Beauty queen: How I survived teen domestic abuse

24/07/14

Lacy Lund after her attack and how she looks now

Not enough attention is given to teenagers at risk of domestic violence, a beauty queen who suffered abuse has told Newsbeat.

Lacy Lund was 16 when she needed hospital treatment after her ex-boyfriend Dean punched her repeatedly in the face and strangled her.

She had reconstructive surgery including having her nose rebuilt.

She says despite domestic violence among young people being discussed less often, it "affects us all the same".

Lacy, who's now 19, told Newsbeat she was "speaking out on behalf of the thousands of men and women who suffer abuse" at the hands of their partners.

When Lacy and Dean met three years ago in Grimsby, she says their relationship was good.

"He had a car and a good job and I thought he was a good prospect," she said.

But she says that was short-lived and he soon started trying to control her.

Lacy and Dean takie a selfie
Image caption Lacy says at first her relationship with Dean was just like any other

"The longer it went on, I realised we'd never go out in public together," she revealed. "He didn't like me going out."

Lacy says Dean tried turning her against her mum and that everything "spiralled out of control" after that.

"It all really started with the mental side of things and that's the hardest," she said. "It plays on your mind and you lose who you are."

Lacy says her abusive ex made her start to hate herself and she began believing him when he said nobody else would love her.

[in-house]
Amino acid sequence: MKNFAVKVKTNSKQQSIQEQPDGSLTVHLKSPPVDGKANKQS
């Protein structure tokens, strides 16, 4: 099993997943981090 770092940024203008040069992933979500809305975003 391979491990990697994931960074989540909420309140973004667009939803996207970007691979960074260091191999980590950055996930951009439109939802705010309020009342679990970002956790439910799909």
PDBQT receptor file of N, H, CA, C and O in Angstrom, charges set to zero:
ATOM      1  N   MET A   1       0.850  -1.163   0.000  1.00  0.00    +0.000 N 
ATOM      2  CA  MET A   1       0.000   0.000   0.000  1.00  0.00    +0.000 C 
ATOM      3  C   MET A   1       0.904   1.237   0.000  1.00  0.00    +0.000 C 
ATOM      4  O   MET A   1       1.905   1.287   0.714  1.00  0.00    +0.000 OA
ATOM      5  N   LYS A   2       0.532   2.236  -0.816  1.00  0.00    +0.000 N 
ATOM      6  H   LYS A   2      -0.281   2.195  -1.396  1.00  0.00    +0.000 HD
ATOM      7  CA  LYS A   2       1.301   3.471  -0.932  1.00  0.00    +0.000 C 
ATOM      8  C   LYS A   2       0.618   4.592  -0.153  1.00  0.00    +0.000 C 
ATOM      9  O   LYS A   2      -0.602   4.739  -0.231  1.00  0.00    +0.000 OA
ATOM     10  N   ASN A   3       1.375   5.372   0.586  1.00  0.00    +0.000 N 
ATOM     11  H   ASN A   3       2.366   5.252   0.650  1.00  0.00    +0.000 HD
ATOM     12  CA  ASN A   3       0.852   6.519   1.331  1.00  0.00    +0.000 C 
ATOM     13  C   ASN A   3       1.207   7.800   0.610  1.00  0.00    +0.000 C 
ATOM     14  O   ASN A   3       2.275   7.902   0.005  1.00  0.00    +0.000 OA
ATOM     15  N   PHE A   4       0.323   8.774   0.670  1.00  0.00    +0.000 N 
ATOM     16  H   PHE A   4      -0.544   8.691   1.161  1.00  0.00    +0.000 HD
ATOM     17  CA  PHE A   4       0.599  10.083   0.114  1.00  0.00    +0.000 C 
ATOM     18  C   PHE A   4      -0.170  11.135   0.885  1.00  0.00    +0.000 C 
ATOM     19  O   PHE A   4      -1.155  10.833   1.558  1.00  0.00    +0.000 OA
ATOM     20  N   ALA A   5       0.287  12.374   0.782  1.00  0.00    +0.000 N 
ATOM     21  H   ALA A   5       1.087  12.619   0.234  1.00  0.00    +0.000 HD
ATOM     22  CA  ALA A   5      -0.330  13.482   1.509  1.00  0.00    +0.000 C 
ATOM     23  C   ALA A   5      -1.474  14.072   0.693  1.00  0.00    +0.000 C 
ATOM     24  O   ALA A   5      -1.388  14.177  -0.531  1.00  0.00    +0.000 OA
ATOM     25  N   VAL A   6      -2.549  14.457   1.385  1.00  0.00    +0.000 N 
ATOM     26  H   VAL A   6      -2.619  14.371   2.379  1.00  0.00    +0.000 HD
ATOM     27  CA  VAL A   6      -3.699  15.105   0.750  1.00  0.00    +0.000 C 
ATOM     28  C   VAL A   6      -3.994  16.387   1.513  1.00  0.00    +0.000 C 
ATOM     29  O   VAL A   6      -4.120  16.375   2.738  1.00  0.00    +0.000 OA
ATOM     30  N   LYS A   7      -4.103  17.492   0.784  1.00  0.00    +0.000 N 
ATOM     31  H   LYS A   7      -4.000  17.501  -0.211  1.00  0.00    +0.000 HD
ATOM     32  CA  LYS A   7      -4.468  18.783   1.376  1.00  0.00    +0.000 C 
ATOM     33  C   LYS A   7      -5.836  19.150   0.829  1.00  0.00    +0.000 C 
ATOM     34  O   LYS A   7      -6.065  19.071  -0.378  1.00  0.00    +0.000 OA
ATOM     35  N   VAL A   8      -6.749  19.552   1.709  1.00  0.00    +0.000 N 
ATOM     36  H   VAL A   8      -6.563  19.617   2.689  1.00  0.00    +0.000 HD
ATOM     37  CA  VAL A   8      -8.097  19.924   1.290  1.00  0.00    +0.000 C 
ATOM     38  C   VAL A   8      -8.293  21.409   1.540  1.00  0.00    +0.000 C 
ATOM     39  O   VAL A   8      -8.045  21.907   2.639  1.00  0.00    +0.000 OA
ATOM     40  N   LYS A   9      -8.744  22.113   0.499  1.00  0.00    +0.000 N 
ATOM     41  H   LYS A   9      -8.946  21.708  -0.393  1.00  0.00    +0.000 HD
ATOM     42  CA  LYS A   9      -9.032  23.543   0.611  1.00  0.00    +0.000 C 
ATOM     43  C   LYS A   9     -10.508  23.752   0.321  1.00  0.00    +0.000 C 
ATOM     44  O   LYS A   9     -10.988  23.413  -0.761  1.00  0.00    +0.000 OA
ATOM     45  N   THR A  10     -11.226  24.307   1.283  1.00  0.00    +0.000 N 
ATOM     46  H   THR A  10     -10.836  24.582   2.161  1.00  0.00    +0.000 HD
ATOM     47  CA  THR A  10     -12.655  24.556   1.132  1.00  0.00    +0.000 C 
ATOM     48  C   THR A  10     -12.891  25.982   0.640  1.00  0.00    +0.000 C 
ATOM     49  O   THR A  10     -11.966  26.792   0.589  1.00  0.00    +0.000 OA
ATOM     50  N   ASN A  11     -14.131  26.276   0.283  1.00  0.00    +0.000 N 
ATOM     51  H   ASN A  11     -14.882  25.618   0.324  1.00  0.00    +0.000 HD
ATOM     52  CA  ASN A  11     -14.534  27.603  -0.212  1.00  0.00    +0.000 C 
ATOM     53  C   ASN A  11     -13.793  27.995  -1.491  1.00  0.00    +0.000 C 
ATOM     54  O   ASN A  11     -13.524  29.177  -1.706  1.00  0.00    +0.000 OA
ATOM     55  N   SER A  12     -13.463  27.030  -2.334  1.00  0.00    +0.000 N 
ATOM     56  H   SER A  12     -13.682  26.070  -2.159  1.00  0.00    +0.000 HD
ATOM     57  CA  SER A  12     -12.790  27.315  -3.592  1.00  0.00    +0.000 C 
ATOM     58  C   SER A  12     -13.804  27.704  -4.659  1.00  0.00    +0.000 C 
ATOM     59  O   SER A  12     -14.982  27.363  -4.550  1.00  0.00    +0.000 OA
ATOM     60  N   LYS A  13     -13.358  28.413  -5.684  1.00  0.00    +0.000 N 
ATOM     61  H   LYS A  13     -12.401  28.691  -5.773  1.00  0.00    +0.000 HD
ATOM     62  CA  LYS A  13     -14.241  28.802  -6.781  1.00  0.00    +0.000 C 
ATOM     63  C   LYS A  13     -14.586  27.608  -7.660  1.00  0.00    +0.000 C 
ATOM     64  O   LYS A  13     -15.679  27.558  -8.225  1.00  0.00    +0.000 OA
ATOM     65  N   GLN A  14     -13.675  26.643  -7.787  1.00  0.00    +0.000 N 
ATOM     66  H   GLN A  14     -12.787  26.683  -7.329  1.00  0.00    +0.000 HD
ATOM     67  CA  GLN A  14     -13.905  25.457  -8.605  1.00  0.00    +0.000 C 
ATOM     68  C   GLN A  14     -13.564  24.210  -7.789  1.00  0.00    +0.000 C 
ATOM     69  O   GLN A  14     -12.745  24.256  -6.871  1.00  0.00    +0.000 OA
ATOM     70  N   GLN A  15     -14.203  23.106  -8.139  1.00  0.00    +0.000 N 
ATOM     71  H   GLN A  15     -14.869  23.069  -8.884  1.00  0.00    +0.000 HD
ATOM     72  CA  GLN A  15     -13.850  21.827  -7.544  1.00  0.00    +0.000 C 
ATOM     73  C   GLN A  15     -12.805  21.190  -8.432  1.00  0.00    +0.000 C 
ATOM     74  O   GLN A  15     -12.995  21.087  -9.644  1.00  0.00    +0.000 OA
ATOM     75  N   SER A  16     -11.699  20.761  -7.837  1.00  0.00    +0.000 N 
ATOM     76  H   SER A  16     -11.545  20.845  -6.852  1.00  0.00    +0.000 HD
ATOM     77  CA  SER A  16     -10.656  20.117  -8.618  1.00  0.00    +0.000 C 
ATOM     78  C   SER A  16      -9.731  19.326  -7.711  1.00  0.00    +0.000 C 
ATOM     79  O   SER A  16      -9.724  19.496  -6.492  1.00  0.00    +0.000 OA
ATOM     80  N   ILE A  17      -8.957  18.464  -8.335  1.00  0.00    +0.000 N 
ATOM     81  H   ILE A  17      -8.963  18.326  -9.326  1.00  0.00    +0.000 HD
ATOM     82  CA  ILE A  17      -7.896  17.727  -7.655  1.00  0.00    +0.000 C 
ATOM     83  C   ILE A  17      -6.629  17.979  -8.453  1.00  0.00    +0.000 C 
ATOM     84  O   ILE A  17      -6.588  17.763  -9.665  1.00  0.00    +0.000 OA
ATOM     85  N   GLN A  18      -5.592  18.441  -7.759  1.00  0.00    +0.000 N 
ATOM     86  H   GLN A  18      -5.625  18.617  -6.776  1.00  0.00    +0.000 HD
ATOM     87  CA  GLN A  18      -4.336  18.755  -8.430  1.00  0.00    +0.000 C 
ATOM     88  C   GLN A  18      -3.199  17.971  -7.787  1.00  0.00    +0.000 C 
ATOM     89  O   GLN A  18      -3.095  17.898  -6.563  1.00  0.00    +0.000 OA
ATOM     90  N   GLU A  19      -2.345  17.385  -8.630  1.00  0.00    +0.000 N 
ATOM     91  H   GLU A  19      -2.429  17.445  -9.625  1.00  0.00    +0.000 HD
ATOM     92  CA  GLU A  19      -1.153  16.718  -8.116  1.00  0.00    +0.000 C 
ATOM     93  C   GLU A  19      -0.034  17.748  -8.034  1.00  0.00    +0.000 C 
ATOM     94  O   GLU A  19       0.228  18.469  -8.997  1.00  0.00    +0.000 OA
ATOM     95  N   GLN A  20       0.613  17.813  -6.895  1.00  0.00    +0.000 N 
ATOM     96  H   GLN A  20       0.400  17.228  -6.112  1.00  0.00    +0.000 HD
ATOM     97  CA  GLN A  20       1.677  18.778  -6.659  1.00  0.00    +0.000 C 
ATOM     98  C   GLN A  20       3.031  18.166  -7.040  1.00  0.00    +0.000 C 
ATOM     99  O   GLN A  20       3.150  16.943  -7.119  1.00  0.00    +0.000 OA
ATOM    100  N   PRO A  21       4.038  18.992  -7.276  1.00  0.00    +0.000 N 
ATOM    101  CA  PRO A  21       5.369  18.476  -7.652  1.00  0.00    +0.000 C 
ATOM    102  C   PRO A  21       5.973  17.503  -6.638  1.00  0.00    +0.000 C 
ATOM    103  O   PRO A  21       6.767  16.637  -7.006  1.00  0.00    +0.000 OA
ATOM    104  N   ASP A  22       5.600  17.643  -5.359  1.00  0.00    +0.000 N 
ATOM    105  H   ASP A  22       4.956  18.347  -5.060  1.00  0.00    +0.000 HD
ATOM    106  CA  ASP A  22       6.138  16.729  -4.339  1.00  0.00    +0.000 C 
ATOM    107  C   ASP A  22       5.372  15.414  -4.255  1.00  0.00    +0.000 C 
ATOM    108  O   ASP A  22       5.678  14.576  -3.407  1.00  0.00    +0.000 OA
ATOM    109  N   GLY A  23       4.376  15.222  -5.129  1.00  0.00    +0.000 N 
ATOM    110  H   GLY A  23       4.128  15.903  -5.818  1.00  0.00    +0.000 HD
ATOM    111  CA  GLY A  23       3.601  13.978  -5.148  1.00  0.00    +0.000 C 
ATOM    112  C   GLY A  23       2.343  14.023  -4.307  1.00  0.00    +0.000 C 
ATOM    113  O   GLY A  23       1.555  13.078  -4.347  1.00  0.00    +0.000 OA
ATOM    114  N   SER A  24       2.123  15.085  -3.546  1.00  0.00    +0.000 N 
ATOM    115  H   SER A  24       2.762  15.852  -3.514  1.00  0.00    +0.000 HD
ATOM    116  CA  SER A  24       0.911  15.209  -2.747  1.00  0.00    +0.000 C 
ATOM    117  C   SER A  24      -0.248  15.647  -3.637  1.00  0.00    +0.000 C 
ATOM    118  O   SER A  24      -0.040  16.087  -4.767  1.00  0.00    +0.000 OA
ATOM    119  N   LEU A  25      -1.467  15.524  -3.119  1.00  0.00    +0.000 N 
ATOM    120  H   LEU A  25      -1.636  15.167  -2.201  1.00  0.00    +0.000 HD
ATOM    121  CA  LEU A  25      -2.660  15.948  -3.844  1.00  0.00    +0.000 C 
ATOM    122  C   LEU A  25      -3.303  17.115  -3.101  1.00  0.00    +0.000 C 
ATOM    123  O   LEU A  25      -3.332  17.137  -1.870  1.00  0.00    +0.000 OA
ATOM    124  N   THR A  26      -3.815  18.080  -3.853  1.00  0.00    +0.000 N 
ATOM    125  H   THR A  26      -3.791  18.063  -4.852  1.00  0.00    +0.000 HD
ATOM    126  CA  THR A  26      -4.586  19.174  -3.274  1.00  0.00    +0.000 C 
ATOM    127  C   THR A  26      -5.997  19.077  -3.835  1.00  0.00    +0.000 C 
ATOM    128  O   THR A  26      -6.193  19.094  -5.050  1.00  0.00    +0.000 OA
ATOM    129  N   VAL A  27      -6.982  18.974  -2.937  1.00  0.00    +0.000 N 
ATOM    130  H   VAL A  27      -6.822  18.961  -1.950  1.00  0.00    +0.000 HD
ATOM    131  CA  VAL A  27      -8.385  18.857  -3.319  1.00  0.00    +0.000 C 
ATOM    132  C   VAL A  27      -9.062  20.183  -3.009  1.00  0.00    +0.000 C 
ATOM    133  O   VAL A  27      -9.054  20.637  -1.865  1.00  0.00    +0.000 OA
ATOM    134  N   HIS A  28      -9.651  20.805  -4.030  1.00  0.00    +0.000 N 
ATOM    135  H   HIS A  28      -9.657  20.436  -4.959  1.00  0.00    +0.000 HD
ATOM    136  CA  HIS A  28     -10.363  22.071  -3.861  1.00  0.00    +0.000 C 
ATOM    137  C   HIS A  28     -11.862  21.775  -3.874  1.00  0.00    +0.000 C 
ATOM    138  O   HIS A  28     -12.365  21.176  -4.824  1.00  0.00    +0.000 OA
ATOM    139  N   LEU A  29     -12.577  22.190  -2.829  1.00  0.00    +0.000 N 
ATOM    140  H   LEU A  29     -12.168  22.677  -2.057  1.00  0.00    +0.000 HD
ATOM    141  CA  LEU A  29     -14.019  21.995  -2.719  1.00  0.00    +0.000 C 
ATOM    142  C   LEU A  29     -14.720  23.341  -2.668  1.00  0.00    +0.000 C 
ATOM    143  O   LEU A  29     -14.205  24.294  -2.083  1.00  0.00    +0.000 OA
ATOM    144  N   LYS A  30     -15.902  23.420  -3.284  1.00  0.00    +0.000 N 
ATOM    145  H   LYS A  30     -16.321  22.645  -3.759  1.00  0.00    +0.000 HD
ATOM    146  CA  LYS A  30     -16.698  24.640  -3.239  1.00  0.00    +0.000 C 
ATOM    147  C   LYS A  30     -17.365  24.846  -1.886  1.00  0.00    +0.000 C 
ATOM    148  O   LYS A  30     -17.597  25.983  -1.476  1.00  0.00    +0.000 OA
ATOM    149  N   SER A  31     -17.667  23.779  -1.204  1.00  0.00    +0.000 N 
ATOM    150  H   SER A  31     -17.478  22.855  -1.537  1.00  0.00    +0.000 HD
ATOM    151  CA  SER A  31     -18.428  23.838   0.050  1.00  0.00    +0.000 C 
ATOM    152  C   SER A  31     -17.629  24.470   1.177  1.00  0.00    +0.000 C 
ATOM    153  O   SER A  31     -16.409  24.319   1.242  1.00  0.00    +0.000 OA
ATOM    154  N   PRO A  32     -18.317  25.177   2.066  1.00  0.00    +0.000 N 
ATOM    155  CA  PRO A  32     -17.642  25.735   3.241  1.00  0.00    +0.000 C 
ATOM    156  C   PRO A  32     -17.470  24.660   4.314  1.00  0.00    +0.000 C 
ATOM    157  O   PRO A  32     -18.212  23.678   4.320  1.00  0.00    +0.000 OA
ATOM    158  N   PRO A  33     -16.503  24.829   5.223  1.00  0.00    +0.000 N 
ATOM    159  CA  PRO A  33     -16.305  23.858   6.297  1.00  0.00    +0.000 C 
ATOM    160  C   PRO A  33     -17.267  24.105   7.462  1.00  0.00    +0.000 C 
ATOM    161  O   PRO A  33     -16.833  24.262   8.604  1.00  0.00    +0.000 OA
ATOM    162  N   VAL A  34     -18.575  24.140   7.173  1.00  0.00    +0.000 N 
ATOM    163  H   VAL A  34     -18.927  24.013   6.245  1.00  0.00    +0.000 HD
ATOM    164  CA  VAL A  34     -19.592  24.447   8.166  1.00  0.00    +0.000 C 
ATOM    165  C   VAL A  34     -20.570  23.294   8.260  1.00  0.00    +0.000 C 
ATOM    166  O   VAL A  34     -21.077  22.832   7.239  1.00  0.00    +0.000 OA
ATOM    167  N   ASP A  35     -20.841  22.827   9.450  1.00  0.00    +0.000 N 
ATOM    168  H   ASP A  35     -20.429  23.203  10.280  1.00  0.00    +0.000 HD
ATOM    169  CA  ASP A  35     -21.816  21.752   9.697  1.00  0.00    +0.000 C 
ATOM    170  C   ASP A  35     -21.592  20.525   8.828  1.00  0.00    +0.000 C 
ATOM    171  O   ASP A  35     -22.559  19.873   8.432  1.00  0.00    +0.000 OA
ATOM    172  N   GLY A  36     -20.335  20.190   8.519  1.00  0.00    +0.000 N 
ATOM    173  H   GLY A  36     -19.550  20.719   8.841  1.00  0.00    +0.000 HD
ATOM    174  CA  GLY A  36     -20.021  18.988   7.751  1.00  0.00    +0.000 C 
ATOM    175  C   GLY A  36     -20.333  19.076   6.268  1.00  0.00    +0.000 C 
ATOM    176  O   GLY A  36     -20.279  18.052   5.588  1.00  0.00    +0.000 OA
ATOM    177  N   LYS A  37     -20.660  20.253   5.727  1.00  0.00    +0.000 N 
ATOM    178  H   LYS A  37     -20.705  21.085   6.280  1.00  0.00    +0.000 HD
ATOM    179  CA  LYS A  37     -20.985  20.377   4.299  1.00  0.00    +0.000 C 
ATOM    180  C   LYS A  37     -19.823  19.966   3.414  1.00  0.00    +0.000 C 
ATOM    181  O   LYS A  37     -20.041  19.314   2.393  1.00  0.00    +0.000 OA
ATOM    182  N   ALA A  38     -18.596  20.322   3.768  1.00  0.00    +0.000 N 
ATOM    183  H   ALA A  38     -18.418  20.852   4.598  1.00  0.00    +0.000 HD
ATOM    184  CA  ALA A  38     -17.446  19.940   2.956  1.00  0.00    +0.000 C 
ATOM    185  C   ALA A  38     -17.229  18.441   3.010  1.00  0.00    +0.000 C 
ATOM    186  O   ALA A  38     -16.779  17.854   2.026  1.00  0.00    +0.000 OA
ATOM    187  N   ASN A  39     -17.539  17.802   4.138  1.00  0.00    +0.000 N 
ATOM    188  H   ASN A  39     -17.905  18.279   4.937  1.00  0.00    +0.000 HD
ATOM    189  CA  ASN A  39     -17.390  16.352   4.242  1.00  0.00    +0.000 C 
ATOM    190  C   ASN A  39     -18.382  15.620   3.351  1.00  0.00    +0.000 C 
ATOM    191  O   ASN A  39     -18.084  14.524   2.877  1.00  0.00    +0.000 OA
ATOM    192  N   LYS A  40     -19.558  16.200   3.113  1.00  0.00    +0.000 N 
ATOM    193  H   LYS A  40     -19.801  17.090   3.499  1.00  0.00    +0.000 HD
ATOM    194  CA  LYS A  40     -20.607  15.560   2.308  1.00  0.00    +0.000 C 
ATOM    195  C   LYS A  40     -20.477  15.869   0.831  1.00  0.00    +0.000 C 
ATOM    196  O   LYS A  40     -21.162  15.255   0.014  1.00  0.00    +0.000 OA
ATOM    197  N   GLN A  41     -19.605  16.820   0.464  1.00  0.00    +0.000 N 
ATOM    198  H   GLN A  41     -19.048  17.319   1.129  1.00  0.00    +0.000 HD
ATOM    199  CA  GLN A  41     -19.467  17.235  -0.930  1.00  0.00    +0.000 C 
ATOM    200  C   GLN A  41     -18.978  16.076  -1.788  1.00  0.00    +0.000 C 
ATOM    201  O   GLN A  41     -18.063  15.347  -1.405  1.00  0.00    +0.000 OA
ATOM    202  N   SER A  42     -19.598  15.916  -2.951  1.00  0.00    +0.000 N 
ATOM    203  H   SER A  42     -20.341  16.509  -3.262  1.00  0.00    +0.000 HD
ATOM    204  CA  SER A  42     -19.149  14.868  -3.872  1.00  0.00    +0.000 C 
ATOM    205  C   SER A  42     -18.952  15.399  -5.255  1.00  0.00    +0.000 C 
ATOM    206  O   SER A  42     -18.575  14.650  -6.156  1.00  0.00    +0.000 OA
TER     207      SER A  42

She described the control as "overwhelming" particularly because she was so young.

Lacy after her attack
Image caption Lacy's nose was out of shape for 12 months after the attack

"They can say anything to you and you'd stay," she said. "Dean often threatened to commit suicide, so every time I tried to leave I got guilt tripped."

Eventually Lacy says she began feeling "ugly" and said that's when the violence began.

She said it escalated one night when she asked him to go home after a football match.

"He strangled me, broke my nose in five places and I had bruising all over my body, even by my ear."

She says the attack lasted almost two hours and once it was over she was barely recognisable.

"I was quite damaged, I even struggled to trust my family," she told Newsbeat.

Once she'd had rhinoplasty surgery she said her outlook completely changed, her confidence "came flooding back" and she won the Miss Hull beauty pageant.

She's says speaking out now to raise awareness of domestic violence in young relationships.

"It's one of those things people know is going on, but everyone keeps quiet about it," she said.

"Even though it's a teenage relationship these things still happen. These things don't just ruin one life, they ruin whole families.

"The person you're abusing is a better person than you and one day they'll find their strength."

If you are in a violent relationship domestic violence charities suggest you contact an organisation and speak to them about what's happening.

Women's Aid have a special site called The Hideout where you can get advice about staying safe, and share your feelings and fears.

You can also speak to someone outside of the violence, like a trusted friend, adult or a teacher.

Dean Campbell appeared at Grimsby Magistrates' Court last August and admitted assault and occasioning actual bodily harm. He was given a community order and a £250 fine.

Follow @BBCNewsbeat on Twitter and Radio1Newsbeat on YouTube